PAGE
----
Inspired by the July 26 birthdays of The Rolling Stones’ Mick Jagger, Queen’s Roger Taylor, The Crystals/Bob B. Soxx & the Blue Jeans’ Darlene Love, Dobie Gray and Brenton Wood.
Tag Archives: Curtis Mayfield
Inspired by Black Music Month, LGBTQ Pride Month, the June 3 birthdays of Curtis Mayfield, Deniece Williams, Mott the Hoople’s Ian Hunter, C + C Music Factory’s David Cole, Suzi Quatro, Allen Ginsberg, Dan Hill, Boots Rudolph, Republica’s Saffron, Stereophonics’ Kelly Jones, and Beabadoobee, and the June 2 birthdays of The Rolling Stones‘ Charlie Watts, Chubby Tavares, Cypress Hill’s B-Real, Spandau Ballet’s Tony Hadley, Bangles’ Michael Steele, Jimmy Jones, Skillz, Otis Williams, David Dundas, Marvin Hamlisch, Sammy Turner, and Robin Lamont.
2020 seemed like just another year, until this week. Something mind-boggling happened. No, the president of the U.S. didn’t display empathy. Get this: The Village People are presently in the Top 40 on the Adult Contemporary chart with a ballad taken from their 2019 Christmas album. The key terms in that sentence: Village People, presently, Top 40, Adult Contemporary, ballad, Christmas. It’s 2020! The song is called “If You Believe” and it jumped from #53 to #25 this week with a 310% increase in radio airplay over last week. “If You Believe?” More like “Hard to Believe!” Am I right, people?
Today’s playlist is inspired by the May 3 birthdays of James Brown, Frankie Valli, Father John Misty, Soft Cell’s David Ball, Pete Seeger, Christopher Cross, Mary Hopkin and Napoleon XIV.
Inspired by the April 13 birthdays of Al Green, Louis Johnson, Nellie McKay, Little Feat’s Lowell George, Bill Conti, Future Islands’ Samuel T. Herring, Lou Bega and Flamin’ Groovies’ Roy Loney.
Inspired by the April 1 birthdays of Jimmy Cliff, Rudy Isley, Henry Gross, Gil Scott-Heron, Tom Shipley and Rachmaninoff, and April Fools Day.
A company I worked for – I won’t say which one – has an amazing catalogue of rhythm & blues music, arguably the best r&b catalogue of any record label. Despite possessing this goldmine, most of our catalogue releases were from white rock bands. I asked a member of senior management why we didn’t do more with our black artists, and the answer I got was “We don’t know how to sell that music.”
Is that not a stupid response? If you don’t know how to do that, hire someone who has that expertise, or learn how to do it. Why ignore a large swath of your potential market, especially when you already own the assets?
Years ago I was put in charge of licensing at a record label. I knew the music and I knew the components of licensing deals; however, I wasn’t a very good negotiator. I found the process intimidating. I could have left it at that – “I don’t know how to negotiate.” My company would have made money nonetheless, though not at its full potential. For that matter, I wouldn’t be working at full potential.
I took a course in negotiations. Six weeks, $300. Money well spent. I put what I learned in the class into action. Practice makes perfect, and I became an excellent negotiator. In my four years at that company our licensing revenue increased 400%. My skills also led to my next job as the Vice President of Licensing at another company.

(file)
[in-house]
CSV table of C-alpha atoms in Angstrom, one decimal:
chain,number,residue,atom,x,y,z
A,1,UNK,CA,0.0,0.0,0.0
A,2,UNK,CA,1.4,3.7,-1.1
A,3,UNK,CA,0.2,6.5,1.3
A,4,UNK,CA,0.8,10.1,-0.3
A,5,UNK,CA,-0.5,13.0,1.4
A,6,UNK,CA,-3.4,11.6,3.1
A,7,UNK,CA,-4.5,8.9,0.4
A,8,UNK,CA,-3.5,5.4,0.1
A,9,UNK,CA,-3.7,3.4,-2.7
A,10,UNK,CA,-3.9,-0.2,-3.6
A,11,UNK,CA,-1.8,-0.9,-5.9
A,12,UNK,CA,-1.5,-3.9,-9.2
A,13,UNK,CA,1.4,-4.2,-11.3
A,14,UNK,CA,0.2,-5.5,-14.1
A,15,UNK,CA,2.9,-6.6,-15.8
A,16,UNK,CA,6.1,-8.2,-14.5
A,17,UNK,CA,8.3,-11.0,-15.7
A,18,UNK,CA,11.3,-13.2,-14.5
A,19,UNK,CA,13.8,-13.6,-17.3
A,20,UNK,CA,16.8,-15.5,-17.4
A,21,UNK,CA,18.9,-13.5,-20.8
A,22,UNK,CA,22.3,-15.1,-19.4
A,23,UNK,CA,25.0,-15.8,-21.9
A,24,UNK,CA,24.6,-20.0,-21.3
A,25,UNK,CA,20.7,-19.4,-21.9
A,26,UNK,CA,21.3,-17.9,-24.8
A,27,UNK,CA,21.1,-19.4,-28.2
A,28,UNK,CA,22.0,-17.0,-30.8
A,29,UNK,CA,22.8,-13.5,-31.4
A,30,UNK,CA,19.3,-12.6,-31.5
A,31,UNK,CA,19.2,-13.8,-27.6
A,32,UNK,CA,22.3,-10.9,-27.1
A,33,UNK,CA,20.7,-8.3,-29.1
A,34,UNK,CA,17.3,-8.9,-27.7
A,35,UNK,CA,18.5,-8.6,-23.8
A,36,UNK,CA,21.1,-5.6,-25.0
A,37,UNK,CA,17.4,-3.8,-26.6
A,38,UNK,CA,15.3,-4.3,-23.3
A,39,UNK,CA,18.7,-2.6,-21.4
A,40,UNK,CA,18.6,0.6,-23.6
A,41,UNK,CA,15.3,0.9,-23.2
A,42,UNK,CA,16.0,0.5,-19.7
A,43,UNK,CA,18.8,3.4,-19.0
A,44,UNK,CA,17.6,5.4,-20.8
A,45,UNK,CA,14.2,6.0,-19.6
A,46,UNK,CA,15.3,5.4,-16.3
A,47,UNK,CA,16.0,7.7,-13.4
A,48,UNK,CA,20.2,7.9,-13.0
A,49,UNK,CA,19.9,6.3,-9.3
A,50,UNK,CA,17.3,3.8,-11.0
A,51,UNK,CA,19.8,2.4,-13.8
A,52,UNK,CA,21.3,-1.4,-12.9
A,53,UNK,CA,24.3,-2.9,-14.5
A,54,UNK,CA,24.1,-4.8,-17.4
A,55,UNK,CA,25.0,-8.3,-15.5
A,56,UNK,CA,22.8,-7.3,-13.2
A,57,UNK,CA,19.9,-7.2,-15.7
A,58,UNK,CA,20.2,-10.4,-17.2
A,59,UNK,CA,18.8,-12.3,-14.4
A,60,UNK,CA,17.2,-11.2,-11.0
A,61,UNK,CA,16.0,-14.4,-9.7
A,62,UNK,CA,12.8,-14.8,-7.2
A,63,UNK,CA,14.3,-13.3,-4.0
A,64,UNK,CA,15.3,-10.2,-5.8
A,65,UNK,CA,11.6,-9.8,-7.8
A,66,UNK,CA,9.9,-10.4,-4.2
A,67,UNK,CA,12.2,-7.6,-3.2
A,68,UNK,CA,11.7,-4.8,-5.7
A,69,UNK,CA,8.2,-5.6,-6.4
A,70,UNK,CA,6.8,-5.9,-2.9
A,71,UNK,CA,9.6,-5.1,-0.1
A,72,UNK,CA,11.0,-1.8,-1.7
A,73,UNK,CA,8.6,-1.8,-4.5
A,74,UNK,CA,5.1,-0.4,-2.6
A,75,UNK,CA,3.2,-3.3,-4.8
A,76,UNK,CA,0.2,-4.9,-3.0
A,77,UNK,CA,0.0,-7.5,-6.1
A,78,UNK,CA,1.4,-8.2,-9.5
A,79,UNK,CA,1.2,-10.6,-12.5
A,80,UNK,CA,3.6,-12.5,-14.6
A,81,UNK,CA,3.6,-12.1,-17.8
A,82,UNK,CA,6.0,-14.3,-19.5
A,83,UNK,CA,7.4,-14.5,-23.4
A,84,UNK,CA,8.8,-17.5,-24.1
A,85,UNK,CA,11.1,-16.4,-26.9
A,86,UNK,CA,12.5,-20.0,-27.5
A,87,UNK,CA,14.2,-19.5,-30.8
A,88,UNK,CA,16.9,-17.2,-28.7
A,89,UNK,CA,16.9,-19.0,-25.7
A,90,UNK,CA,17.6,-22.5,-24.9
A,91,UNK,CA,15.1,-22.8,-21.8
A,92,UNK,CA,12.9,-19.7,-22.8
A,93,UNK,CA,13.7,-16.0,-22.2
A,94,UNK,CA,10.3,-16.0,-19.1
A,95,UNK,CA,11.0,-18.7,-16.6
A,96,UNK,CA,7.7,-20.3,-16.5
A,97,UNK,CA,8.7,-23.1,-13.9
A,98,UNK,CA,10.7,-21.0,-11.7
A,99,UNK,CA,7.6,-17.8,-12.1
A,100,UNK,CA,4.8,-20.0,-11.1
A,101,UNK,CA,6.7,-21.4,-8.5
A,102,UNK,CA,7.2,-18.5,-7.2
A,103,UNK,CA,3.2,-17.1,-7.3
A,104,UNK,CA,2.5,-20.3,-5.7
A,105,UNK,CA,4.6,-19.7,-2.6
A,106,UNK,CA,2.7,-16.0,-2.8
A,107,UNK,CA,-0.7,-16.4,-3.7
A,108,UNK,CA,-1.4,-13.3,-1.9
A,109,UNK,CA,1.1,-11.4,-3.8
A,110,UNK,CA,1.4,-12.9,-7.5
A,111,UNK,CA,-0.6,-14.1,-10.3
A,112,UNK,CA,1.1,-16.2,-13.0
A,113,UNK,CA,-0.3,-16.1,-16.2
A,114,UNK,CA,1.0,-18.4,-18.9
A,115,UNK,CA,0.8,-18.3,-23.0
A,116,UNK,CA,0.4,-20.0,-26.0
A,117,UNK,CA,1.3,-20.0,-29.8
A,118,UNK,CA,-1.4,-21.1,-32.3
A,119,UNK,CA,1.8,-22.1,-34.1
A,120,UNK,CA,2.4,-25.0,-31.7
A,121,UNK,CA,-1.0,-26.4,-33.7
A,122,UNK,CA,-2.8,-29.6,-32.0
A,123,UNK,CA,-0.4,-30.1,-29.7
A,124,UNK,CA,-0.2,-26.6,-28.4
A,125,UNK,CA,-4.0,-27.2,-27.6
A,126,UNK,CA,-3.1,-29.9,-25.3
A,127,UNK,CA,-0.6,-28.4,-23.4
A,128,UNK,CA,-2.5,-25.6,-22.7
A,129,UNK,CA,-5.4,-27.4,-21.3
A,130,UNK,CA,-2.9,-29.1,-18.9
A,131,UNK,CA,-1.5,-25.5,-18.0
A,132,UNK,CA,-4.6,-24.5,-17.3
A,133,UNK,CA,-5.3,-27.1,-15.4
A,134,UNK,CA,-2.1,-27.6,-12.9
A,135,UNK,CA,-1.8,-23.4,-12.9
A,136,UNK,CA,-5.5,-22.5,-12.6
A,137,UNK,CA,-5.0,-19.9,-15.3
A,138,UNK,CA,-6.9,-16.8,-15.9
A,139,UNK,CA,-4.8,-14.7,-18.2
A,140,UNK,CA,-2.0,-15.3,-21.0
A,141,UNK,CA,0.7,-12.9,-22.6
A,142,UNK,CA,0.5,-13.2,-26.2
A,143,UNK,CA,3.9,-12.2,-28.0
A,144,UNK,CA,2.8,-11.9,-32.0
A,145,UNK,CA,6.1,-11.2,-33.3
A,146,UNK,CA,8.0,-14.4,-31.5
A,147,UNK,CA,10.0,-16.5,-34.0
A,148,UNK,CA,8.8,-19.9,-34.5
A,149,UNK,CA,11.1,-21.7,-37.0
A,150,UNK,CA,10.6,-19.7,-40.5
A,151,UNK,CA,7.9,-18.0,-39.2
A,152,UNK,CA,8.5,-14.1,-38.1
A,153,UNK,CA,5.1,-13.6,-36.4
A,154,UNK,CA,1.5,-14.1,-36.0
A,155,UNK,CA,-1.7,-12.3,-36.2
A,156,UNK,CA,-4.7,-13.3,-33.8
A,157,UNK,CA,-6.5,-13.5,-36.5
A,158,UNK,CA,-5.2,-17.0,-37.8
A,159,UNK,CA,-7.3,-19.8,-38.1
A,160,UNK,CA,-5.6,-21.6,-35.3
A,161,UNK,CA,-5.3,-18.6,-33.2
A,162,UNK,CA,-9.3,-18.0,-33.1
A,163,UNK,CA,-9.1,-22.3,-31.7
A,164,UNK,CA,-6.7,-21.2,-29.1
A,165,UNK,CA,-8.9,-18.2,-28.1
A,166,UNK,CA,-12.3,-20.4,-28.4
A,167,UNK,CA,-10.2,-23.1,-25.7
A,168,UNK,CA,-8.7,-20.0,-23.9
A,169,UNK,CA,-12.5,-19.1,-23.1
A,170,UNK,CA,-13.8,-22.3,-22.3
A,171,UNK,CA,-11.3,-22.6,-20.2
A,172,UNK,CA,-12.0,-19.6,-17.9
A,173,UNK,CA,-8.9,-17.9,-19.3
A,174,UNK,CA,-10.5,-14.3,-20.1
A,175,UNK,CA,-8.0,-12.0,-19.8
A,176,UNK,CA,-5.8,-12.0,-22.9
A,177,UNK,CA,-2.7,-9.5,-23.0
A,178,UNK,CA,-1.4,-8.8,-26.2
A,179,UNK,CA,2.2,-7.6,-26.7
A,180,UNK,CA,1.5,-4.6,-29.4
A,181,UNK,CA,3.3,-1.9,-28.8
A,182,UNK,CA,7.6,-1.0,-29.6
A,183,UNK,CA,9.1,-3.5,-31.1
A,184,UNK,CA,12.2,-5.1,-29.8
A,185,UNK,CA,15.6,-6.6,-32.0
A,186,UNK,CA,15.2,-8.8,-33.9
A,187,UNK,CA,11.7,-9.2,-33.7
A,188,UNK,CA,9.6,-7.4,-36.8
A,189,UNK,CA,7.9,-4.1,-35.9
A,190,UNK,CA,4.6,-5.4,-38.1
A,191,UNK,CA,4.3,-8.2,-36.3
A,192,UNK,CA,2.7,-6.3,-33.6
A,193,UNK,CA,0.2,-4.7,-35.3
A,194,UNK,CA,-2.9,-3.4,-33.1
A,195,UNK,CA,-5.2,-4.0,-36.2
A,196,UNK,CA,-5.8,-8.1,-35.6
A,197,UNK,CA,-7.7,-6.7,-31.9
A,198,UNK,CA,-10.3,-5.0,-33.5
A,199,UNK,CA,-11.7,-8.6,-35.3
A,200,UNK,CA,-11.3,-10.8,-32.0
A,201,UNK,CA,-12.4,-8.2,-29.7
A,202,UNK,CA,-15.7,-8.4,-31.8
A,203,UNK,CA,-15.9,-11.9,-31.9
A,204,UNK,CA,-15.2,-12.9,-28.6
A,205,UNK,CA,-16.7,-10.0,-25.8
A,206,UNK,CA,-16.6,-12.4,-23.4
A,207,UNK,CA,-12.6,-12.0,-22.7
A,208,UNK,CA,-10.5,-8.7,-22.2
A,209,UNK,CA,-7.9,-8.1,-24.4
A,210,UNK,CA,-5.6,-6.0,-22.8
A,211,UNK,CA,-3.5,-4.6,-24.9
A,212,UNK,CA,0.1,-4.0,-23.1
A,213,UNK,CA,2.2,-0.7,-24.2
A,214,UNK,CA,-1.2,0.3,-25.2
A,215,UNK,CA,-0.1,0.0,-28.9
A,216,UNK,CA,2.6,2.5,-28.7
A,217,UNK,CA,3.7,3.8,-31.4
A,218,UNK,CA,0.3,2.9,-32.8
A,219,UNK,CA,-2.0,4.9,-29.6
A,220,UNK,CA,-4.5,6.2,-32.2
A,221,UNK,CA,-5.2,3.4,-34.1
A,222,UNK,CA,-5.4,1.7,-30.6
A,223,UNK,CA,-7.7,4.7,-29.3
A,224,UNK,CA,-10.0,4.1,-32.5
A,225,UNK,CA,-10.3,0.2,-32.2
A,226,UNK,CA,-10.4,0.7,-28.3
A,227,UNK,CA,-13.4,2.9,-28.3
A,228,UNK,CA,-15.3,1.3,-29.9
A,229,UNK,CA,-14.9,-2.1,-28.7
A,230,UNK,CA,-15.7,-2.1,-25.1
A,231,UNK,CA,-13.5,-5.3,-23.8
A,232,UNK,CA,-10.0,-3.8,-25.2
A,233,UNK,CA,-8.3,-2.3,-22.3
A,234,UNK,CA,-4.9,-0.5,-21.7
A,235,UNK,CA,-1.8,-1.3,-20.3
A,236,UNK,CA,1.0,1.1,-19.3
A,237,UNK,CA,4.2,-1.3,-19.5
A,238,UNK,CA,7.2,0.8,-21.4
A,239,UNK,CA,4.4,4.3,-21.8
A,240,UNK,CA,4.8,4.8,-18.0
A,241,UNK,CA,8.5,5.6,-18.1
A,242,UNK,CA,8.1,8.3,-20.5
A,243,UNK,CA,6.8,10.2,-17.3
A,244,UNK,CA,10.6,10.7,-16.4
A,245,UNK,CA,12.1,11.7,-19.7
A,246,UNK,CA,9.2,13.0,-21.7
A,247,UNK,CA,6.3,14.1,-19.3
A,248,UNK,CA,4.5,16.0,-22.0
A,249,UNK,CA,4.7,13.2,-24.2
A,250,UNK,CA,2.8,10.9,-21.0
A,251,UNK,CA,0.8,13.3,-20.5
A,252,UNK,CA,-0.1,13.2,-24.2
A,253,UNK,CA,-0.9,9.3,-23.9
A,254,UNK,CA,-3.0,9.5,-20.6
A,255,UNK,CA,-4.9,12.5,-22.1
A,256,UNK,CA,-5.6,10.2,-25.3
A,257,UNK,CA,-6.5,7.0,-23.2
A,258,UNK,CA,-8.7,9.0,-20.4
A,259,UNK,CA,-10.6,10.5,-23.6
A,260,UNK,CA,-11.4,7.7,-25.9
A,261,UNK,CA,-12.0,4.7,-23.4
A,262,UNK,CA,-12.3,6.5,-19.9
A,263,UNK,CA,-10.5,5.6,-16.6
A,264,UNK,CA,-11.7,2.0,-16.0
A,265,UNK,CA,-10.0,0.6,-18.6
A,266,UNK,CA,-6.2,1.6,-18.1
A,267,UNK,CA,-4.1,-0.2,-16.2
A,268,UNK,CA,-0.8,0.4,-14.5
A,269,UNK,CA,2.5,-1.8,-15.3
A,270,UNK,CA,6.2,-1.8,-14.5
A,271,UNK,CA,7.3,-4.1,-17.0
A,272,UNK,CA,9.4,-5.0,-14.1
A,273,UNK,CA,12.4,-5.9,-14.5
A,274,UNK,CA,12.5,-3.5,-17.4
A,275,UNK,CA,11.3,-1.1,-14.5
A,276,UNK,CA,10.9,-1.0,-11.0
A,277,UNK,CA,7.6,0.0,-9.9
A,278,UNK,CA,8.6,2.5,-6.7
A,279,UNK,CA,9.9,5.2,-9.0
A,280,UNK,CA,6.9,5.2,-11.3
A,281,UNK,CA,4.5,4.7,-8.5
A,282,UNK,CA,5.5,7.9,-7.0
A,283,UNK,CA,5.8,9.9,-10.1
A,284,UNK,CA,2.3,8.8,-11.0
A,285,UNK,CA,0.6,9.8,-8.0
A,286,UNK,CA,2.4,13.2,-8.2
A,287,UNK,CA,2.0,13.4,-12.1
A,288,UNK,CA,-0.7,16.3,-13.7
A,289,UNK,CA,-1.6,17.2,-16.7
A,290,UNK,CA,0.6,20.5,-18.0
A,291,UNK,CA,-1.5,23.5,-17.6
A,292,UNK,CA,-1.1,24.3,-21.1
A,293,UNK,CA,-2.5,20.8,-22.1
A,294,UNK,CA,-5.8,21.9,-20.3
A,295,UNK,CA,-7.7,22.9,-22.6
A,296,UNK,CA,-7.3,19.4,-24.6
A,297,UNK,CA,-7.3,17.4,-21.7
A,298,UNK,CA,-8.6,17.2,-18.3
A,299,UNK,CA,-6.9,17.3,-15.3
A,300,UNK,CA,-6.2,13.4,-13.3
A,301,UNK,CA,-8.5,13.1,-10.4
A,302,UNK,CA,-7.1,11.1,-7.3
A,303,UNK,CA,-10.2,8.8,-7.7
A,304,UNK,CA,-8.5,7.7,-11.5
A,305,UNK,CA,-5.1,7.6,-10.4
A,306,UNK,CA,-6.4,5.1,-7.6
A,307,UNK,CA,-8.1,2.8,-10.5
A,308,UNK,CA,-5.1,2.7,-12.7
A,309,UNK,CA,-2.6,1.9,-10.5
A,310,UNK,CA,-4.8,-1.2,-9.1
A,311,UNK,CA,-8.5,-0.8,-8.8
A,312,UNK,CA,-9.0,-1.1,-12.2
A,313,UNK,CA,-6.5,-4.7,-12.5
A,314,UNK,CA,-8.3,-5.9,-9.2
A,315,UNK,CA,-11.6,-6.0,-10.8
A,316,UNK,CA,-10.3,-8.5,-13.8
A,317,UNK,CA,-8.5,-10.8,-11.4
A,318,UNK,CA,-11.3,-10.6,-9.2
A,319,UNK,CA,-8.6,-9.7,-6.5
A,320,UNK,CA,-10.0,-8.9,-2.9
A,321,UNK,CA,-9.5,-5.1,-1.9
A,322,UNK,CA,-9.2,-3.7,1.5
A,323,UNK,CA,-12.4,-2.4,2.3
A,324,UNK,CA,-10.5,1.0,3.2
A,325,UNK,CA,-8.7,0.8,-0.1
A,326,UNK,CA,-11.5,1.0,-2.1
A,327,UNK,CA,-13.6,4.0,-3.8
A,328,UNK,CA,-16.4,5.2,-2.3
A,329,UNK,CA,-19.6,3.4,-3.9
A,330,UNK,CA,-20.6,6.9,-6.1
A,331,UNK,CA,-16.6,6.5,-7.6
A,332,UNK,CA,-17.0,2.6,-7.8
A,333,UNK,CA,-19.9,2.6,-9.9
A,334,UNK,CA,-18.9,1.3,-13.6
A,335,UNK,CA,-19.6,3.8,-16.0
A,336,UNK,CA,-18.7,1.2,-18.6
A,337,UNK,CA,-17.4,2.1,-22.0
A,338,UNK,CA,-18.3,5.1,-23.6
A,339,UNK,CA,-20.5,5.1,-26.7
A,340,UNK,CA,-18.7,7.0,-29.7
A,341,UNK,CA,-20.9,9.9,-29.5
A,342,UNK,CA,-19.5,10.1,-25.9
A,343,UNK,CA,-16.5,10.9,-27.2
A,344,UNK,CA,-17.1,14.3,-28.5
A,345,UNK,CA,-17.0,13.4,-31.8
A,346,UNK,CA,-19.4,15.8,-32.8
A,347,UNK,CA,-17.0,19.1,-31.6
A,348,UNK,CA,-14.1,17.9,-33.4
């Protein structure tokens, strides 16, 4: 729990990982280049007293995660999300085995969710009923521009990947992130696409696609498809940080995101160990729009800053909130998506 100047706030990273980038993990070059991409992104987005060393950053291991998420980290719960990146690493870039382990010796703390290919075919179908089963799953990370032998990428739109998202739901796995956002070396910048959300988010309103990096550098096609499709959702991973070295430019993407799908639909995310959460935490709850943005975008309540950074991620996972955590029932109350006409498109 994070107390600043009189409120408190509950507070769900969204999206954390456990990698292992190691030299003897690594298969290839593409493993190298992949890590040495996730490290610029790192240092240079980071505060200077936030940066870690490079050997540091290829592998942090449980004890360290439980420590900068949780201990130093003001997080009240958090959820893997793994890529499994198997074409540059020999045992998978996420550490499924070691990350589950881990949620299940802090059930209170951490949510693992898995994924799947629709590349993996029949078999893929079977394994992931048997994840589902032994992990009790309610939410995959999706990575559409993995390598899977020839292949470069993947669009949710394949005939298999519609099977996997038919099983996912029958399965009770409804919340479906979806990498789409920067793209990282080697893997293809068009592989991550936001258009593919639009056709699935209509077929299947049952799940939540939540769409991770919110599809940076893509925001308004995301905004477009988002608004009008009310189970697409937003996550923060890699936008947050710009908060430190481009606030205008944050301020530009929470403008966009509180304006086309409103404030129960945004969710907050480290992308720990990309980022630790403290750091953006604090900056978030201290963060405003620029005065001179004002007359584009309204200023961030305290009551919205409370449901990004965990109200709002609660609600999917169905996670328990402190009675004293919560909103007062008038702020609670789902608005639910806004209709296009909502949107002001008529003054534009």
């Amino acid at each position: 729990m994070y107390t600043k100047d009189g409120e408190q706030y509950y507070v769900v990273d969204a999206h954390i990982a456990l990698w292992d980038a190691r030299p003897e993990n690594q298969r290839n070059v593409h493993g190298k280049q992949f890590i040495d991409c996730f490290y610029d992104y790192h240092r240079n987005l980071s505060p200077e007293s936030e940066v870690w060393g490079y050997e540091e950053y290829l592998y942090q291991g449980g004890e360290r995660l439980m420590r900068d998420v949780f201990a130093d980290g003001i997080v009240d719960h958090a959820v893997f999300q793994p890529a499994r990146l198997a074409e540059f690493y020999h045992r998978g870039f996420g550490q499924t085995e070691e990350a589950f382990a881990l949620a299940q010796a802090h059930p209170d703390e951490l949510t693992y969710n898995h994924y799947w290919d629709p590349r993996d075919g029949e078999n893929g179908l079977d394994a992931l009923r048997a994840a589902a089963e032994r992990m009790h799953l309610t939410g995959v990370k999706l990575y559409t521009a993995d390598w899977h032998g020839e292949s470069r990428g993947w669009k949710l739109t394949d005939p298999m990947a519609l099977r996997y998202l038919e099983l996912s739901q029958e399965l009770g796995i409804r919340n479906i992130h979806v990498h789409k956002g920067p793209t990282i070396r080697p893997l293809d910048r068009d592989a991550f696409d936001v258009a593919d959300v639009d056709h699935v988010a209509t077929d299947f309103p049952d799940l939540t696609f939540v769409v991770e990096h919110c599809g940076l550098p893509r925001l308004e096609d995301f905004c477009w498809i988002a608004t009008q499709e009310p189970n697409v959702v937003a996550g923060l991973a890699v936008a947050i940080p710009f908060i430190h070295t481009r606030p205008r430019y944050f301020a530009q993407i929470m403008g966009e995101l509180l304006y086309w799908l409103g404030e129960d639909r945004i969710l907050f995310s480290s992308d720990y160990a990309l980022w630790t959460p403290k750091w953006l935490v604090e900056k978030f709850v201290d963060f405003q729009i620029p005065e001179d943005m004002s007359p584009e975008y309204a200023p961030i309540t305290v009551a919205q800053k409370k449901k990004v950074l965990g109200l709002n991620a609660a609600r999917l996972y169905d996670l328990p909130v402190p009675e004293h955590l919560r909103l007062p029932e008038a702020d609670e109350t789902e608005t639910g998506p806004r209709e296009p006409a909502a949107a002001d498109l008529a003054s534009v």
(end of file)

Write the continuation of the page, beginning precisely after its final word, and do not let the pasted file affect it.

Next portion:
Is a lack of some skill or knowledge holding you back? Fix that. Read a book, attend a seminar, take an on-line course or find a mentor. Saying “I don’t know how” won’t lead to success; learning how will.
Today is the last day of Black Music Month. It would be ludicrous to think a 40-song playlist would cover black music in any comprehensive way. Enjoy it for what it is – nearly three hours of fantastic music. Listen to it while you research how to learn a new skill.
In my role as the Vice President of Licensing at Warner Music Group I oversaw the licensing of “samples.” A sample is when a newer song uses a portion of an existing recording. A prominent example is Puff Daddy’s sample of The Police’s “Every Breath You Take” in his “I’ll Be Missing You.”
One of the most popular catalogues for sample licensing is that of Curtis Mayfield. Elements of his records have been used by many well-known and respected rap acts, including Kanye West and Beastie Boys. I’d run the requests by Curtis’ son Kirk, who was always a pleasure to work with.
Many complain of hip hop’s dependence on samples, and while often times samples are used in a lazy and uninspired way, there are many examples where the samples complement the new song perfectly. It can also be argued that samples keep the music of great acts of the past alive and introduce this music to younger generations. Where else might a teenager hear Curtis Mayfield or James Brown other than via a new Kanye jam?
Today, the third day of Black Music Month, we celebrate the birthday of the late, great Curtis Mayfield with some of the classics he had a hand in – as a solo artist, as a member of The Impressions, as a writer/producer, or via a sample. Click here for the playlist.